The Boston Globe
Matthew Guerrieri
Globe Correspondent
March 31, 2008

Four world premieres in one night is ambitious even by the Boston Modern Orchestra Project’s standards, but Saturday’s novelty at Jordan Hall was also an old-fashioned Boston tryout for a New York opening: This week, conductor Gil Rose and the group bring the program to Brooklyn’s MATA Festival, an annual new-music showcase previously run by BMOP’s current composer-in-residence, Lisa Bielawa.

The concert began with a flourish: Alejandro Rutty’s The Conscious Sleepwalker Loops, a MATA commission, a riotous collage of Argentine tango, some over-the-top Hollywoodesque flamenco, and various other Latin tropes. Rutty layers all this into an orchestrated remix, and the result is a blaring, multi-channel, gleefully vernacular carnival. It made a terrific curtain-raiser.

Derek Hurst’s Clades, for orchestra and solo quintet (the Firebird Ensemble, energetic and precise), draws on a modernist lexicon of jabbing rhythms and redolent dissonance; the branching, contrasting evolution within each group echoes the title, a taxonomic designation of common ancestry. Hurst’s imaginative ear, and a confident performance, kept the piece interesting for a while - a long section of coiled-tension softness was particularly arresting - but the fragmented rhetoric precluded any overarching momentum, and the music ran out of steam well before it stopped.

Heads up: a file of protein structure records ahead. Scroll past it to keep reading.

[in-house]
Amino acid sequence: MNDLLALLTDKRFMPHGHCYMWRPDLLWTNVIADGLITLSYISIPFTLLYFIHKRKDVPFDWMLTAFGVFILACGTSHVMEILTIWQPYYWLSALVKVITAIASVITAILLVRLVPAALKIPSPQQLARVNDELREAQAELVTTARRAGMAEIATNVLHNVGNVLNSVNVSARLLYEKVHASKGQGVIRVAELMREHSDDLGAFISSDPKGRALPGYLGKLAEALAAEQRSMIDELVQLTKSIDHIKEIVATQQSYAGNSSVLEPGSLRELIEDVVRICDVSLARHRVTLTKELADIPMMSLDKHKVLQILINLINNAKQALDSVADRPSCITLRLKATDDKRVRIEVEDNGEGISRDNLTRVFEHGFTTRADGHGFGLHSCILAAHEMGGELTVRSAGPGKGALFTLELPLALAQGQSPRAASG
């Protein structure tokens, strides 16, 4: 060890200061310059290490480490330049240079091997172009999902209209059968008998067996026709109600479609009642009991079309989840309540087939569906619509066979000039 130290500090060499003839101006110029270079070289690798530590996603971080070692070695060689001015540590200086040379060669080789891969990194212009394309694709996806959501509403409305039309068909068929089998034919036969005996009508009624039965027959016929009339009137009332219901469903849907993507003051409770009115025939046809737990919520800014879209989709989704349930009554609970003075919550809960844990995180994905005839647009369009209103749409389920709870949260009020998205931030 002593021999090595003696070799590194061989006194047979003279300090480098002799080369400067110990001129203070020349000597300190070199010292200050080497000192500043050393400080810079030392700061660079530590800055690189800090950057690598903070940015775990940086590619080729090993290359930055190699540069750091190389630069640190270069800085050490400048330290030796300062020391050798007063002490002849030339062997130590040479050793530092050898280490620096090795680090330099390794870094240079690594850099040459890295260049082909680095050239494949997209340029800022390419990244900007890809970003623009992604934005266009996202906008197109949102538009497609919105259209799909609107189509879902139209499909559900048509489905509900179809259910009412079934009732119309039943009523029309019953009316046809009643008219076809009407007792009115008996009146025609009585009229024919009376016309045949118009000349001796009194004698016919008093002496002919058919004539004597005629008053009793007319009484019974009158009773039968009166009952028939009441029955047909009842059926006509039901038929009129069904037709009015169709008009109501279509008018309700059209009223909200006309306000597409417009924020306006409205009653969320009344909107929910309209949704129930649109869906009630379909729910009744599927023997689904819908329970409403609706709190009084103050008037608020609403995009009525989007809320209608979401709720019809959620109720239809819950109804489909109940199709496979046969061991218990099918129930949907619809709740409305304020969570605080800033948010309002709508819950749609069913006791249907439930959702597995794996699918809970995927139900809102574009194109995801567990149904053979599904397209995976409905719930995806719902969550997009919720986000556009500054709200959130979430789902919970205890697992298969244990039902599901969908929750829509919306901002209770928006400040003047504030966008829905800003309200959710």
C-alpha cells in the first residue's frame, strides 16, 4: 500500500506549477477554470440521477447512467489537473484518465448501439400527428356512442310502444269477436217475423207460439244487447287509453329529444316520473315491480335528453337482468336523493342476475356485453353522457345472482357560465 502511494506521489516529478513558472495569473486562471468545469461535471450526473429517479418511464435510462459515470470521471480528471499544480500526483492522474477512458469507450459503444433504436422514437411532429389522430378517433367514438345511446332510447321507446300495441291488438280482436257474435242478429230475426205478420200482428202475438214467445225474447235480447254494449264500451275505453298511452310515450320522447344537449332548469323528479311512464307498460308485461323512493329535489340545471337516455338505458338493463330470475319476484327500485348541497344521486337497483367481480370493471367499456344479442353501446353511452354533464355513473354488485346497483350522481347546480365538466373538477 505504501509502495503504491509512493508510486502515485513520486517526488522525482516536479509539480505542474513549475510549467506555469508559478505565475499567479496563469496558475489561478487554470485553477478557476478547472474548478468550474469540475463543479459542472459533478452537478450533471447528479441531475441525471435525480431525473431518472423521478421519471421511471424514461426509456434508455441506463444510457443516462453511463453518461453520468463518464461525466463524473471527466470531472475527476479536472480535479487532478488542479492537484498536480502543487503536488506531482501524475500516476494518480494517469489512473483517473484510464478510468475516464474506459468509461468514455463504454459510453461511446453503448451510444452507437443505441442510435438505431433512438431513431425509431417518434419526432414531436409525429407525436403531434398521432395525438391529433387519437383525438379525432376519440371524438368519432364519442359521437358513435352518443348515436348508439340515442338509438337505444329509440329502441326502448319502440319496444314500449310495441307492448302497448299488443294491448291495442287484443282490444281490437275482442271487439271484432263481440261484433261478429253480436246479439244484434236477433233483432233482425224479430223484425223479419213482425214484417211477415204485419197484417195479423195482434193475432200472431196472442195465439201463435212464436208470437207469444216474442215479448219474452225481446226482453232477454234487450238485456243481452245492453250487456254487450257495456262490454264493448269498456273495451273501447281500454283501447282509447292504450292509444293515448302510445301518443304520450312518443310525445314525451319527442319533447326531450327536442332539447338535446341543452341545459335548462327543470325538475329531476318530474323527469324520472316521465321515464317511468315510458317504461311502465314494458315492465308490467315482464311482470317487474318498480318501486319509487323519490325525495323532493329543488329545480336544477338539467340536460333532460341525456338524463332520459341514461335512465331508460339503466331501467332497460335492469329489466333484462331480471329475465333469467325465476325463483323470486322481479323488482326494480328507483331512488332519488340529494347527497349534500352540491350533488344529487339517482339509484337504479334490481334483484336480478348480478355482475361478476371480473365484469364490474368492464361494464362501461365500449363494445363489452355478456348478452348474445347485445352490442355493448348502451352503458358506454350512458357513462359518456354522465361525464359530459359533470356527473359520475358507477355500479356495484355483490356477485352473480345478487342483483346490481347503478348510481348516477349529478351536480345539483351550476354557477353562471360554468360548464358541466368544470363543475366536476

Ken Ueno’s absorbing On a Sufficient Condition for the Existence of Most Specific Hypothesis is a concerto for himself, singing, screeching, growling, throat singing - manipulating the growl’s acoustic overtones. The opening - a recording of Ueno at the age of 6, babbling - foreshadowed serious play, the complex resonances of Ueno’s vocal excursions transformed into bright orchestral fanfares. The work’s single-mindedness proved disarmingly generous. It was the evening’s far-out highlight.

Bielawa’s Double Violin Concerto had a little bit of everything: yearning string melodies, plush harmonies, clockwork grooves, even vocals - the middle movement calls on the soloists to sing, on a text from Goethe’s Faust. Violinists Colin Jacobsen and Carla Kihlstedt performed with unfailing refinement, but for all its undeniable beauty, the concerto remained frustratingly tentative - the music again and again seemed on the verge of a sustained, big-tune peroration, only to retreat into another ratiocination of repeated motives and textural stasis.

A cladistic interpretation of the program might note family resemblances to computer music; electronically inspired loops, juxtapositions, and microtonally inflected distortions turned up throughout. But there was also a philosophical congruence: the composer as curator rather than narrator, a collector of sonic artifacts to be arranged and displayed - a liability for Hurst and Bielawa, a virtue for Rutty and Ueno. As audiences have been spoiled to expect, Rose and the orchestra presented each selected object with enviable polish and commitment.

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